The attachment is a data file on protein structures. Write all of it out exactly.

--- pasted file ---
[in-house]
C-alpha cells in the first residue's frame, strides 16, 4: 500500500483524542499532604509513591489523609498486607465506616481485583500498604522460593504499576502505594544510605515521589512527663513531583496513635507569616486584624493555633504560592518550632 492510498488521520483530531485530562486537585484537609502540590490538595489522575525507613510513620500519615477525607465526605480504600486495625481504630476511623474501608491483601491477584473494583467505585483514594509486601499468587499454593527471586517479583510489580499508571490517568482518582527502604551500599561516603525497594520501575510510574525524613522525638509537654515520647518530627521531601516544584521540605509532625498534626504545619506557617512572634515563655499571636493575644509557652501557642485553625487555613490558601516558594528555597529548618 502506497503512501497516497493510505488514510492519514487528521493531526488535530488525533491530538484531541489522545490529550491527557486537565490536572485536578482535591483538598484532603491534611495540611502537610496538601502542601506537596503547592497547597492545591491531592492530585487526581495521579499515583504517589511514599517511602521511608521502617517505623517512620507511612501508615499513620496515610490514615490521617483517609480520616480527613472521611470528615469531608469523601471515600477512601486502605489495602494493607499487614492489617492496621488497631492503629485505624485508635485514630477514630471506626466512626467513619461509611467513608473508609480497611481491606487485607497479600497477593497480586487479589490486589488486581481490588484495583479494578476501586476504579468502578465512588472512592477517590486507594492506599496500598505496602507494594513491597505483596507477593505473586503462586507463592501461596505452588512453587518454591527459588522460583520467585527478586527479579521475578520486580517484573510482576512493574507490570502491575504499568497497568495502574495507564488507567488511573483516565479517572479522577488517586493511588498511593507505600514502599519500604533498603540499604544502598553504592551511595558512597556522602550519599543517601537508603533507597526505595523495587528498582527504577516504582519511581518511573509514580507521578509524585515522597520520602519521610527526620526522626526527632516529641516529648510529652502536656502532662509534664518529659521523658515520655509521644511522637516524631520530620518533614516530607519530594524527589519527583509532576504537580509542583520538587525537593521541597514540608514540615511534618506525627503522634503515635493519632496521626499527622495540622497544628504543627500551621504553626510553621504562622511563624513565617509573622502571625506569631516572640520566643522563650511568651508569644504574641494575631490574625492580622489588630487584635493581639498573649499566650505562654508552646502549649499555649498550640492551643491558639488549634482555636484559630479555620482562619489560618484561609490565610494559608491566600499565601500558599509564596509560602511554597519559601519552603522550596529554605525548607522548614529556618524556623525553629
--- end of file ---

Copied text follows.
[in-house]
C-alpha cells in the first residue's frame, strides 16, 4: 500500500483524542499532604509513591489523609498486607465506616481485583500498604522460593504499576502505594544510605515521589512527663513531583496513635507569616486584624493555633504560592518550632 492510498488521520483530531485530562486537585484537609502540590490538595489522575525507613510513620500519615477525607465526605480504600486495625481504630476511623474501608491483601491477584473494583467505585483514594509486601499468587499454593527471586517479583510489580499508571490517568482518582527502604551500599561516603525497594520501575510510574525524613522525638509537654515520647518530627521531601516544584521540605509532625498534626504545619506557617512572634515563655499571636493575644509557652501557642485553625487555613490558601516558594528555597529548618 502506497503512501497516497493510505488514510492519514487528521493531526488535530488525533491530538484531541489522545490529550491527557486537565490536572485536578482535591483538598484532603491534611495540611502537610496538601502542601506537596503547592497547597492545591491531592492530585487526581495521579499515583504517589511514599517511602521511608521502617517505623517512620507511612501508615499513620496515610490514615490521617483517609480520616480527613472521611470528615469531608469523601471515600477512601486502605489495602494493607499487614492489617492496621488497631492503629485505624485508635485514630477514630471506626466512626467513619461509611467513608473508609480497611481491606487485607497479600497477593497480586487479589490486589488486581481490588484495583479494578476501586476504579468502578465512588472512592477517590486507594492506599496500598505496602507494594513491597505483596507477593505473586503462586507463592501461596505452588512453587518454591527459588522460583520467585527478586527479579521475578520486580517484573510482576512493574507490570502491575504499568497497568495502574495507564488507567488511573483516565479517572479522577488517586493511588498511593507505600514502599519500604533498603540499604544502598553504592551511595558512597556522602550519599543517601537508603533507597526505595523495587528498582527504577516504582519511581518511573509514580507521578509524585515522597520520602519521610527526620526522626526527632516529641516529648510529652502536656502532662509534664518529659521523658515520655509521644511522637516524631520530620518533614516530607519530594524527589519527583509532576504537580509542583520538587525537593521541597514540608514540615511534618506525627503522634503515635493519632496521626499527622495540622497544628504543627500551621504553626510553621504562622511563624513565617509573622502571625506569631516572640520566643522563650511568651508569644504574641494575631490574625492580622489588630487584635493581639498573649499566650505562654508552646502549649499555649498550640492551643491558639488549634482555636484559630479555620482562619489560618484561609490565610494559608491566600499565601500558599509564596509560602511554597519559601519552603522550596529554605525548607522548614529556618524556623525553629